17970001[1].jpg

  • Thanks 2

Share this post


Link to post
Share on other sites

Not what I imagined at all! 

Thanks JM

Share this post


Link to post
Share on other sites
2 minutes ago, TheQ said:

A fixed keel on most broads boats looks something like this.. note Broad boats "fin Keels " tend to be longer fore and aft and shorter vertically due the the need to keep them less than about 3ft 6 inches.

 

17970001[1].jpg

That's interesting because it never occurred to me that there would be different designs for different waterways!

Share this post


Link to post
Share on other sites

Here is one version of a swing keel, they have the advantage if you hit something they swing up without damage.

ch21accom[1].jpg

  • Thanks 1

Share this post


Link to post
Share on other sites

Here is an image of a modern drop keel, totally unsuitable for the broads too deep and weed would catch round the bulb .

didi950accomlift[1].png

  • Thanks 1

Share this post


Link to post
Share on other sites

That seems a good design, makes sense and I can see the problem with the drop keel!

Share this post


Link to post
Share on other sites

Dinghies often have a drop keel but without the bulb on the bottom. as they are proportionately smaller and can lift their keel easily to remove weed or clear and obstruction.

Hydrodynamics, they should be like a double sided Aircraft wing, as aircraft have wings hold you up, where  boat keels produce forward motion against water on both tacks.

 these are from an explanation on keel  shapes for dinghy drop keels  1 being the worst  shape, 4 being the best of those shown.

 

shape[1].jpg

  • Thanks 1

Share this post


Link to post
Share on other sites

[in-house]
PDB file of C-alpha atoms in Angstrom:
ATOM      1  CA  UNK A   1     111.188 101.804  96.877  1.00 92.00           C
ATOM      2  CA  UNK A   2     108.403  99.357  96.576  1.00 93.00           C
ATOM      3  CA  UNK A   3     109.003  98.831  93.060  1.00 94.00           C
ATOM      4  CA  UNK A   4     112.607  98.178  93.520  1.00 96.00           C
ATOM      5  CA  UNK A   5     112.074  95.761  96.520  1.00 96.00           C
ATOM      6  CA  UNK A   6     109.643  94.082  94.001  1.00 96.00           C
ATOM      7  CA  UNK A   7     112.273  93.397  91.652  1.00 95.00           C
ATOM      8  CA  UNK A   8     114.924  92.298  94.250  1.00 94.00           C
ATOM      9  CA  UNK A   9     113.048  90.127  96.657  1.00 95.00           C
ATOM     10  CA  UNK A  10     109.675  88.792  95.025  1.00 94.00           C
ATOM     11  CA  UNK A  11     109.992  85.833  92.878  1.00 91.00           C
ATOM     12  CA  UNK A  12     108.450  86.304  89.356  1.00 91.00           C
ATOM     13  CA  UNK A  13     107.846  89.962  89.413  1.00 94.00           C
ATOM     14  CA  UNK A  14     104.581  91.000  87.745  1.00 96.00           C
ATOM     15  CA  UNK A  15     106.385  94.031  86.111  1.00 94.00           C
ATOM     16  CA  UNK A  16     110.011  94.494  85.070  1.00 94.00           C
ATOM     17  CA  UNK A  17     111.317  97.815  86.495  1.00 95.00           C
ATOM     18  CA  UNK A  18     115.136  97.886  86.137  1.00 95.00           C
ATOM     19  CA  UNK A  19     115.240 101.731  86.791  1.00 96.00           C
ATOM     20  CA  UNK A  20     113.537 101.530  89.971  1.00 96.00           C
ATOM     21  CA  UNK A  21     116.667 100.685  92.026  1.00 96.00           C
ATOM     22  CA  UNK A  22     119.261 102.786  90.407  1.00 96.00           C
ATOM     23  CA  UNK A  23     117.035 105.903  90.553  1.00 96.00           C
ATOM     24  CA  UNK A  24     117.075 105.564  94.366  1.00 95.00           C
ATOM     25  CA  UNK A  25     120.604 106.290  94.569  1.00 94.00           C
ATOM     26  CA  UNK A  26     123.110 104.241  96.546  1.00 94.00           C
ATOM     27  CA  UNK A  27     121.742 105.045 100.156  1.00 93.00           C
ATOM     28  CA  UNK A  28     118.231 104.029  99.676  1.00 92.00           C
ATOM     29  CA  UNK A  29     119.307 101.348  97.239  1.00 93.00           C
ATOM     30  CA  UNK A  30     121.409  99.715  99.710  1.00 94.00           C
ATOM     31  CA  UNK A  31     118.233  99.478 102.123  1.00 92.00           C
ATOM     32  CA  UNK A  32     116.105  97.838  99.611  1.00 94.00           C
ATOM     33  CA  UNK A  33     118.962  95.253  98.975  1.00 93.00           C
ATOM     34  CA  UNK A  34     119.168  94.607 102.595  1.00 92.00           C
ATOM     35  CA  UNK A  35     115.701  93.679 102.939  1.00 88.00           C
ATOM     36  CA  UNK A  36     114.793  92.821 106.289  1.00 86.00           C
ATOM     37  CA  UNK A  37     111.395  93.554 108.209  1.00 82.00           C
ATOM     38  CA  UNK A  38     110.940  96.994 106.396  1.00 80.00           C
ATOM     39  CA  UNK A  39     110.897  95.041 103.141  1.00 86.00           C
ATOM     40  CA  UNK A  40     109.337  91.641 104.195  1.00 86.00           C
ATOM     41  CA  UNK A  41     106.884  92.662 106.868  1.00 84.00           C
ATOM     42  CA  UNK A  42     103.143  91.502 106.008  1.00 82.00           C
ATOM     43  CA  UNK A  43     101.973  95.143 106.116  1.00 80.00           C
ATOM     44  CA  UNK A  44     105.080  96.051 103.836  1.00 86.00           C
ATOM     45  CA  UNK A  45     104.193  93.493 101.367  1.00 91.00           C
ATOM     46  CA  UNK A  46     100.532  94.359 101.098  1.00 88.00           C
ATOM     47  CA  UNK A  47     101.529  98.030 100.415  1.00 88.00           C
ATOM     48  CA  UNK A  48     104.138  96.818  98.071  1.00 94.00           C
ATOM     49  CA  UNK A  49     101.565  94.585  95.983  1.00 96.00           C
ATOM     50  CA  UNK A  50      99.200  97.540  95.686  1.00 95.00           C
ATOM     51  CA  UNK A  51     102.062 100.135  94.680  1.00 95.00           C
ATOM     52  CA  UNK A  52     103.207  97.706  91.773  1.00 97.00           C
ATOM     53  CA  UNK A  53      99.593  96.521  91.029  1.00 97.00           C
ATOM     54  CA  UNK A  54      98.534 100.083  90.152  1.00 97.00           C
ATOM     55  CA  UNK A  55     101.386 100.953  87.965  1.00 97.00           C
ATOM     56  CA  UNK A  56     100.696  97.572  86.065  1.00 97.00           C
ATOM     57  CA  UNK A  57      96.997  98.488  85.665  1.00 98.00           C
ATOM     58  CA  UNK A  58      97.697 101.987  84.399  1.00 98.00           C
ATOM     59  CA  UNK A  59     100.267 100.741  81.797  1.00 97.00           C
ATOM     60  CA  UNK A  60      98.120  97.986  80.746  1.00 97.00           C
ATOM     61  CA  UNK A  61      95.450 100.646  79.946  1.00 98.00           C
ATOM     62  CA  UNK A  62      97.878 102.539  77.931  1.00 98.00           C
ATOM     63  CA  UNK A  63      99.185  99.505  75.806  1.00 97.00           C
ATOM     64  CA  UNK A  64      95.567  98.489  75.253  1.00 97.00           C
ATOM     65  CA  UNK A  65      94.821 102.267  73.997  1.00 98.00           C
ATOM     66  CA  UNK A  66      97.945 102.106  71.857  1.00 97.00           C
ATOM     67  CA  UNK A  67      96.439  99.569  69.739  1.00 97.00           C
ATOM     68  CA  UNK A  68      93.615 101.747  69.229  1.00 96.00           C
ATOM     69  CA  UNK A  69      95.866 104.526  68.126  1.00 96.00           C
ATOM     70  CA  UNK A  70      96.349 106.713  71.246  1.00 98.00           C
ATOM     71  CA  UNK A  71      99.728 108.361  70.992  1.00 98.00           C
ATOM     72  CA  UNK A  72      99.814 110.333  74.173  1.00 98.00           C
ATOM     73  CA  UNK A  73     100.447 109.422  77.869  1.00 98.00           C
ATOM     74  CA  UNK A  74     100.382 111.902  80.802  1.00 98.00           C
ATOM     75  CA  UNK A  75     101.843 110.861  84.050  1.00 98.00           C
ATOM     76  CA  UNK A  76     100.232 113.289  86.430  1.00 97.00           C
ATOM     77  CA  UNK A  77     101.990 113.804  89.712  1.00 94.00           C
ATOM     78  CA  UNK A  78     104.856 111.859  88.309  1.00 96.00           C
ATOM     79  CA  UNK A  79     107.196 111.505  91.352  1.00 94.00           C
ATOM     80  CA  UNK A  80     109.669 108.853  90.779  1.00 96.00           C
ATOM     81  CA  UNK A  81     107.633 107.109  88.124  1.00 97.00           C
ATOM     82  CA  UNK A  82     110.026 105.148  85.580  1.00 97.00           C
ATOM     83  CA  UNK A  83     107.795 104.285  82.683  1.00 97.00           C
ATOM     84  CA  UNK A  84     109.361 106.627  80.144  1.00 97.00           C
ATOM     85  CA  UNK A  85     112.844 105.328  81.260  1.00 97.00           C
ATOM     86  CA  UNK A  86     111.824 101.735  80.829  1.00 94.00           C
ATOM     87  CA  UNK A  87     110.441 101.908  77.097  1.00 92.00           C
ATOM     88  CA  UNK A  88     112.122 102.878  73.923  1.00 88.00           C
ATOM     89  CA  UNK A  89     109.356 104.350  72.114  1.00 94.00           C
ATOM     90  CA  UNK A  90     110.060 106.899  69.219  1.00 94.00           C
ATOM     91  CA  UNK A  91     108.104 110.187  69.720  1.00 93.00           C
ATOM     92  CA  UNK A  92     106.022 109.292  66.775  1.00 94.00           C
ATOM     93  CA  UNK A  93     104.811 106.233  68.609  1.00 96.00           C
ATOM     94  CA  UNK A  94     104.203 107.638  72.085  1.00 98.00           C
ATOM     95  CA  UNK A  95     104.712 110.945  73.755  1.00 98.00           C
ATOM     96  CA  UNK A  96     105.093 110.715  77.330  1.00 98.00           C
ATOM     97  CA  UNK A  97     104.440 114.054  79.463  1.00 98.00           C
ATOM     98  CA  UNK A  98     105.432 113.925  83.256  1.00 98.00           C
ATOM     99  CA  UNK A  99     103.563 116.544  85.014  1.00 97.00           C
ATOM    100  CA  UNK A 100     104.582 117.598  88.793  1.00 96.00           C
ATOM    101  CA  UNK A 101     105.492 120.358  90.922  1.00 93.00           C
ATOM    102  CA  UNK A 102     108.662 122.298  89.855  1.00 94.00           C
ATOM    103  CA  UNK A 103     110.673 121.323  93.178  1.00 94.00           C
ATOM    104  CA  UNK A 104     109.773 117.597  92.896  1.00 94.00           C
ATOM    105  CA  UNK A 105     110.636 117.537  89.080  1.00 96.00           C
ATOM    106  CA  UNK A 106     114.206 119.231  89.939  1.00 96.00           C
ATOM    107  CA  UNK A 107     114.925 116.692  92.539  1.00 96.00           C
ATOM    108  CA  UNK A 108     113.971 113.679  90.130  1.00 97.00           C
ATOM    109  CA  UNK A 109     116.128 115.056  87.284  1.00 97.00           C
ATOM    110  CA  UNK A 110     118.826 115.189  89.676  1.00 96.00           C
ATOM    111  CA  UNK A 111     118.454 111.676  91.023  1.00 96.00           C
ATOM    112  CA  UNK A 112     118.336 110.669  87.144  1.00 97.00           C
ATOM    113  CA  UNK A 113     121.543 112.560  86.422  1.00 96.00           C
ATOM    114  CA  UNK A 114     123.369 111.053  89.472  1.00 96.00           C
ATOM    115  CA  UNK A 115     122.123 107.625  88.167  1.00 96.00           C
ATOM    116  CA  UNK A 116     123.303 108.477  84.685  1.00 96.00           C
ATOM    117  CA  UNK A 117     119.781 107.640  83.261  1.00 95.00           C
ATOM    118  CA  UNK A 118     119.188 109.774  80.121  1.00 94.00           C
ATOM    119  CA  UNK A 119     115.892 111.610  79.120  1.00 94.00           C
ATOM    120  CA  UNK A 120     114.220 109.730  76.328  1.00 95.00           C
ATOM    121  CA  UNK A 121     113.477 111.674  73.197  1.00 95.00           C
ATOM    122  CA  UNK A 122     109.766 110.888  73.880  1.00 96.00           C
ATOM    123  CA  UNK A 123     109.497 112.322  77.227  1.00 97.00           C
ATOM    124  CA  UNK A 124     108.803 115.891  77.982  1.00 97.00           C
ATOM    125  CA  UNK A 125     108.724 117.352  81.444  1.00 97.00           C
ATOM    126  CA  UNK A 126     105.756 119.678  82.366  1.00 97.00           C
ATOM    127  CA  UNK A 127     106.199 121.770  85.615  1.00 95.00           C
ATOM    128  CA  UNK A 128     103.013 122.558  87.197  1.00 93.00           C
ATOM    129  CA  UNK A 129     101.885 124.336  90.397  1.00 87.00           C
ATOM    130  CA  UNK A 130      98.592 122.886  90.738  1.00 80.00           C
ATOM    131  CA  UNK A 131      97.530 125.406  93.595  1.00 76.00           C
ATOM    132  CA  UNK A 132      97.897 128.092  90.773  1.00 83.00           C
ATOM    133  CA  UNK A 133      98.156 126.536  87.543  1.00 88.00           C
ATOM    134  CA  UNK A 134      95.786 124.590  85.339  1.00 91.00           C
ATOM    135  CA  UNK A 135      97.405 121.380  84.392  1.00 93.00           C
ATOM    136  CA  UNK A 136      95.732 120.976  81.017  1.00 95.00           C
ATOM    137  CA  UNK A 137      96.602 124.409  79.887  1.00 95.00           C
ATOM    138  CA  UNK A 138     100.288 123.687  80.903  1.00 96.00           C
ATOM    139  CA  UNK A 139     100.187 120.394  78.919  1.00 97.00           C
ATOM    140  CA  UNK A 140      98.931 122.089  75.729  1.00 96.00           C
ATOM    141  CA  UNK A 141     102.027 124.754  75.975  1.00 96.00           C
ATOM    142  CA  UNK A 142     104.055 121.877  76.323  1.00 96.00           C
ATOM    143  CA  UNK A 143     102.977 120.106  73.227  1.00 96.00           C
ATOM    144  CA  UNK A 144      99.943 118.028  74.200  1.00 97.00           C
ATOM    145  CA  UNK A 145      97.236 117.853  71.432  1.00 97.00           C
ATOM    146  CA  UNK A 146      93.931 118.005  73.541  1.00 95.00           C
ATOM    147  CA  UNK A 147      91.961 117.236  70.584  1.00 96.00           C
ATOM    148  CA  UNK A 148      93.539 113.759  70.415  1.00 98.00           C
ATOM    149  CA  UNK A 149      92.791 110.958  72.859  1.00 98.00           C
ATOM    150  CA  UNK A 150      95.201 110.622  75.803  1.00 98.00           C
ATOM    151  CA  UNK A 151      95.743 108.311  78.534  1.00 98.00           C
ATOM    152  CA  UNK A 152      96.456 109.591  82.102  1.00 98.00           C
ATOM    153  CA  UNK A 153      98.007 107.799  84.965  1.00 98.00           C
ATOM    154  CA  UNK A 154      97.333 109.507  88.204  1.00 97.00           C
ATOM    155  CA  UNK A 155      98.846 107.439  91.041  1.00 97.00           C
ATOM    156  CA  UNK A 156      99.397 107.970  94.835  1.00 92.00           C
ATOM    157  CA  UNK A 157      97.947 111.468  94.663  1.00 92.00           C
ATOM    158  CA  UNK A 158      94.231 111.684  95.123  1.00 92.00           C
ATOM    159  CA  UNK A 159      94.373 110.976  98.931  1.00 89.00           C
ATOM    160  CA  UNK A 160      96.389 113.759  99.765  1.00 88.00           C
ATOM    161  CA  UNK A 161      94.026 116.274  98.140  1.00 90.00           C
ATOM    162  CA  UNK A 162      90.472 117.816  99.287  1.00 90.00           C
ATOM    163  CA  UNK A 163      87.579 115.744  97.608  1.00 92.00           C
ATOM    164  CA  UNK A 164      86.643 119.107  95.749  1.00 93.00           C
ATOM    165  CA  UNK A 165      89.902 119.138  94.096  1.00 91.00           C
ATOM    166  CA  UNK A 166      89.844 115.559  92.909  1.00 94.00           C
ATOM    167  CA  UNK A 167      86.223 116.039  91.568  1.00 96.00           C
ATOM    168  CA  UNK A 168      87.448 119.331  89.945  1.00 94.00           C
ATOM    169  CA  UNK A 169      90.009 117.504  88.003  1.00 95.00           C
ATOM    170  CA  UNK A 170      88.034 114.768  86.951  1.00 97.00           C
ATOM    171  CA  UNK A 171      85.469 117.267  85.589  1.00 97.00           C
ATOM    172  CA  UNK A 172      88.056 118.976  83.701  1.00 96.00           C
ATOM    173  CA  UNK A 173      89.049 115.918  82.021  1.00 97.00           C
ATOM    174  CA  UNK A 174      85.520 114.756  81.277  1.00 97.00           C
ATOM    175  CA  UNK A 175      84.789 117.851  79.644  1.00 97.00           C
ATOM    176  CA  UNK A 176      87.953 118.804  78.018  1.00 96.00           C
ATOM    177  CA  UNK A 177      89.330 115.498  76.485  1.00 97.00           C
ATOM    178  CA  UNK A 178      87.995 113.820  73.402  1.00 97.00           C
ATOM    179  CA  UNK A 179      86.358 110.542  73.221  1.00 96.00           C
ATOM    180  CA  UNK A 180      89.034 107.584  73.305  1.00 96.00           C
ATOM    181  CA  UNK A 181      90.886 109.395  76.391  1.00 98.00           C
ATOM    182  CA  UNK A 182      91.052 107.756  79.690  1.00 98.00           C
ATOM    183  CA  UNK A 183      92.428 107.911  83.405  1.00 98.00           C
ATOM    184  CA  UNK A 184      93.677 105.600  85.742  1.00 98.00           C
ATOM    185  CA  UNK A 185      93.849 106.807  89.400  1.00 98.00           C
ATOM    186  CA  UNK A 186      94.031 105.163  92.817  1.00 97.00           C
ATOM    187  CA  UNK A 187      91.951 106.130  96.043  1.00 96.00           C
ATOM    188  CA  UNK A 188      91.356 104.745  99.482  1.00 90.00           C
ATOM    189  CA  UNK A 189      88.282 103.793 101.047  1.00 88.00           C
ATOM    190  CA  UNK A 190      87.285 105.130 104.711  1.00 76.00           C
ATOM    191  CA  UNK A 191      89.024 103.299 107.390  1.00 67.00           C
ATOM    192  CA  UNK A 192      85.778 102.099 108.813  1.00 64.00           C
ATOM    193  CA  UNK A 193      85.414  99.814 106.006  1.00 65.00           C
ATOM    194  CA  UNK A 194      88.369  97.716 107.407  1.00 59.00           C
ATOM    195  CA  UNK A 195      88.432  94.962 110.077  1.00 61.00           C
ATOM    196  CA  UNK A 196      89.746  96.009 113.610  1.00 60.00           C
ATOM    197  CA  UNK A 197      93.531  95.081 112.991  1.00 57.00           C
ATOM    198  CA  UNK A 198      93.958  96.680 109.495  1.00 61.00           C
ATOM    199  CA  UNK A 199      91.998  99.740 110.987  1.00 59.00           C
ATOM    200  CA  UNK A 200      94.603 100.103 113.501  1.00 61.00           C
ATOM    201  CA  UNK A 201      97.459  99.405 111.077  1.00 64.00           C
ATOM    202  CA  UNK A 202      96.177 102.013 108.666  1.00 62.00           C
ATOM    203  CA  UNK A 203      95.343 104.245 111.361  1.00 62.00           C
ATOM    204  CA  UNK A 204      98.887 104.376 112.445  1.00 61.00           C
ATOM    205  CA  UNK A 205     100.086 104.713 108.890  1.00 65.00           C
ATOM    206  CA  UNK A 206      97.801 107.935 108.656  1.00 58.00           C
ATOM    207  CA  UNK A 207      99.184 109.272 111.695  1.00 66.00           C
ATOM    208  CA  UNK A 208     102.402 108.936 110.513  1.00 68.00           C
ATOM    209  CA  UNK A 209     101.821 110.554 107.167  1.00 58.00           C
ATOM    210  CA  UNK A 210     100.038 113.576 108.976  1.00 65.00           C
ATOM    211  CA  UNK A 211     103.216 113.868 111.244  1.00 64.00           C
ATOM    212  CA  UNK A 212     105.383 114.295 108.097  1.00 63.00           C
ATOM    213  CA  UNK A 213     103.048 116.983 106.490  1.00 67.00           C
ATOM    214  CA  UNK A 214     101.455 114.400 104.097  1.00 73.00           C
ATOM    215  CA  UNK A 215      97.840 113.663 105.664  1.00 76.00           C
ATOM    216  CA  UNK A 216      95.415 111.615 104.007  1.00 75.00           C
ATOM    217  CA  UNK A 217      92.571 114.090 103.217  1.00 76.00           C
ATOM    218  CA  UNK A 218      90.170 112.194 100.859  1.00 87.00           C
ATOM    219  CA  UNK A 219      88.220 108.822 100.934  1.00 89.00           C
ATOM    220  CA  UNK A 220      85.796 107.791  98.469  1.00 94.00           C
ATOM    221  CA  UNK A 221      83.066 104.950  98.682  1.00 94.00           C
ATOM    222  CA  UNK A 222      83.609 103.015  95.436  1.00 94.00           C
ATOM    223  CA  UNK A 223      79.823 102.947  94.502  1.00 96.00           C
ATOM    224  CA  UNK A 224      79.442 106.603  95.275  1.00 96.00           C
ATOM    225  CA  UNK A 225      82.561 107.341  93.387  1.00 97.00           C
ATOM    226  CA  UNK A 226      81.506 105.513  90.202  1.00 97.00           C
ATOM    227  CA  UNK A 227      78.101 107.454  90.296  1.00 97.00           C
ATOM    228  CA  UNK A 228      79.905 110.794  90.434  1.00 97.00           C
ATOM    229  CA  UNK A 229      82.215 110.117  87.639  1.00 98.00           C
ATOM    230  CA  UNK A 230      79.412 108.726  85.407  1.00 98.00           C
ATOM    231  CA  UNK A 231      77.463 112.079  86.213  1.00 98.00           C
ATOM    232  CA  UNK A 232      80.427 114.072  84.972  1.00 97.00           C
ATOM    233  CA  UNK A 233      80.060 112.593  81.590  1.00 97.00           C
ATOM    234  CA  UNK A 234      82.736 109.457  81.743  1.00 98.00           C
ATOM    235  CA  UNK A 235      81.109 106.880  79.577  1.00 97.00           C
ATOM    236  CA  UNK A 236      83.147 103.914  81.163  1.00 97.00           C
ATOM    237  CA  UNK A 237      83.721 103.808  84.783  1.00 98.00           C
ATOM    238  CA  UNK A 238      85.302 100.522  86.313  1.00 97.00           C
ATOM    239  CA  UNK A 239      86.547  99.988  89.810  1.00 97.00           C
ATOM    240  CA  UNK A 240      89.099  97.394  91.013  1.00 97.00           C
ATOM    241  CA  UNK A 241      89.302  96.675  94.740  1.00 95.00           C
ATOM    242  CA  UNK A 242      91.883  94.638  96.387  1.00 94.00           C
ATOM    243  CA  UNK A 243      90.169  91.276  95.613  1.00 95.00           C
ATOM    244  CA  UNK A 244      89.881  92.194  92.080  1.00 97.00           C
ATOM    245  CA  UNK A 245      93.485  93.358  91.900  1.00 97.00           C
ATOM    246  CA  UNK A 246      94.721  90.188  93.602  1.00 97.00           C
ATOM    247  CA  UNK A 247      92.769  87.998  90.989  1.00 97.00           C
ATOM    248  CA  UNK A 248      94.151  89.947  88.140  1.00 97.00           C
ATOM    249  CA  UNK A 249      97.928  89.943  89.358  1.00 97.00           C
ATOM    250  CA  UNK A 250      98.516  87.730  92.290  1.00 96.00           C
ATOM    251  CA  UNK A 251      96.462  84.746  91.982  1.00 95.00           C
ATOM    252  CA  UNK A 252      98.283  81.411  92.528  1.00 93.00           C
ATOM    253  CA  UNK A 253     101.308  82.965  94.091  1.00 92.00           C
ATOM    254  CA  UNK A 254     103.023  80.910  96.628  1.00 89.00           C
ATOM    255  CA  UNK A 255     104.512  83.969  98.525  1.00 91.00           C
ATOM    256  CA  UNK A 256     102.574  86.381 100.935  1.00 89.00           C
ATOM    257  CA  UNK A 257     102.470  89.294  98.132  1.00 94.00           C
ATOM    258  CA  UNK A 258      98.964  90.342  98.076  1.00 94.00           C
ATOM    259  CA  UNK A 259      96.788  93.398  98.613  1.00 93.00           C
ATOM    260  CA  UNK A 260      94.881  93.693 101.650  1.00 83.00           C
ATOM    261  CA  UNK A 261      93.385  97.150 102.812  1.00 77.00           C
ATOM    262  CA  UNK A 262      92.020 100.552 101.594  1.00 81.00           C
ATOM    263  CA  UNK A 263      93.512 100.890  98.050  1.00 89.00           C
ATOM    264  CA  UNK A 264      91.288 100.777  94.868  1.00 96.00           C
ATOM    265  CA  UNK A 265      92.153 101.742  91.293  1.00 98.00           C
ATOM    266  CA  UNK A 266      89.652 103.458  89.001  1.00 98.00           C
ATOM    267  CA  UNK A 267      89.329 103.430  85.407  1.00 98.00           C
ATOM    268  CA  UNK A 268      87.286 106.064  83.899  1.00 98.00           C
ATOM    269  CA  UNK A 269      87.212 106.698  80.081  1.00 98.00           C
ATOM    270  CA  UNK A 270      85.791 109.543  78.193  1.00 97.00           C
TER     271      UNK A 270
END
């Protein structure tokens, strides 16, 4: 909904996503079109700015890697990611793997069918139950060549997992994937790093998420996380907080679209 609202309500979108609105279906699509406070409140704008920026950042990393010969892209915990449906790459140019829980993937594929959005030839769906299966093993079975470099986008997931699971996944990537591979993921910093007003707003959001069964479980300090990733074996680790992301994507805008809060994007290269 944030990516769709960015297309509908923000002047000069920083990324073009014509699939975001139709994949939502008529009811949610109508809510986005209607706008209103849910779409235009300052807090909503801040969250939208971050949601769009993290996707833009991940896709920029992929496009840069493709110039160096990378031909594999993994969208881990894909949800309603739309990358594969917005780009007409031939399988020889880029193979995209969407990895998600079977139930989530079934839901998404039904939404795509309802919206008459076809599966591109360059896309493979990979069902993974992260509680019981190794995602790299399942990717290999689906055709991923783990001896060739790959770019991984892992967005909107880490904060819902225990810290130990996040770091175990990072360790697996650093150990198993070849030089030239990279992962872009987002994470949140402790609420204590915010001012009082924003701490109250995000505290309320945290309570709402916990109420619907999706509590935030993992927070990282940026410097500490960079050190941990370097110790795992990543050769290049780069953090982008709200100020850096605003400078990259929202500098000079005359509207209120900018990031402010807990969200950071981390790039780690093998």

But ideally you realy want something a lot smoother like these,, the numbers being the National Advisory Committee for Aeronautics (American ) who ran lots of aero dynamic tests to produce the best shapes. NACA  0012 being the general use best shape for boats according to most authorities. 12 being 12% thick compare to the fore and aft length. The top one  on this drawing being NACA 10

post-255-079138700%201329786886[1].jpg

  • Thanks 1

Share this post


Link to post
Share on other sites

I had a feeling this would be an interesting subject... especially to the uninitiated like me. Thanks again :408_beers:

Share this post


Link to post
Share on other sites

A keel resists in the water side ways push of the  air against the sails . I won't go further than that as the maths of it are frightening to me..

Note you almost never sail with the sails dead on the centre line, just with the back end of the sail out away from the wind a little. Getting that angle right gives you the forward propulsion when close hauled. "CLOSE HAULED" with the sail as near to the centre of the boat as possible while still sailing forward..

This is the most used position of sails on a river when sailing into the wind, If the wind is straight down the river towards you. You gradually get pushed towards one bank as you go forward. This is where the skill comes in.

Getting the angle of the sail, and the boat right for best progress against the wind.

If you hold on to that too long, you either end up stalling the boat with the sail flapping about over fore and aft, because you've tried to avoid hitting the bank with boat side or keel depending on depth. OR you hit the bank. both of which may cause damage but will stop your forward progression.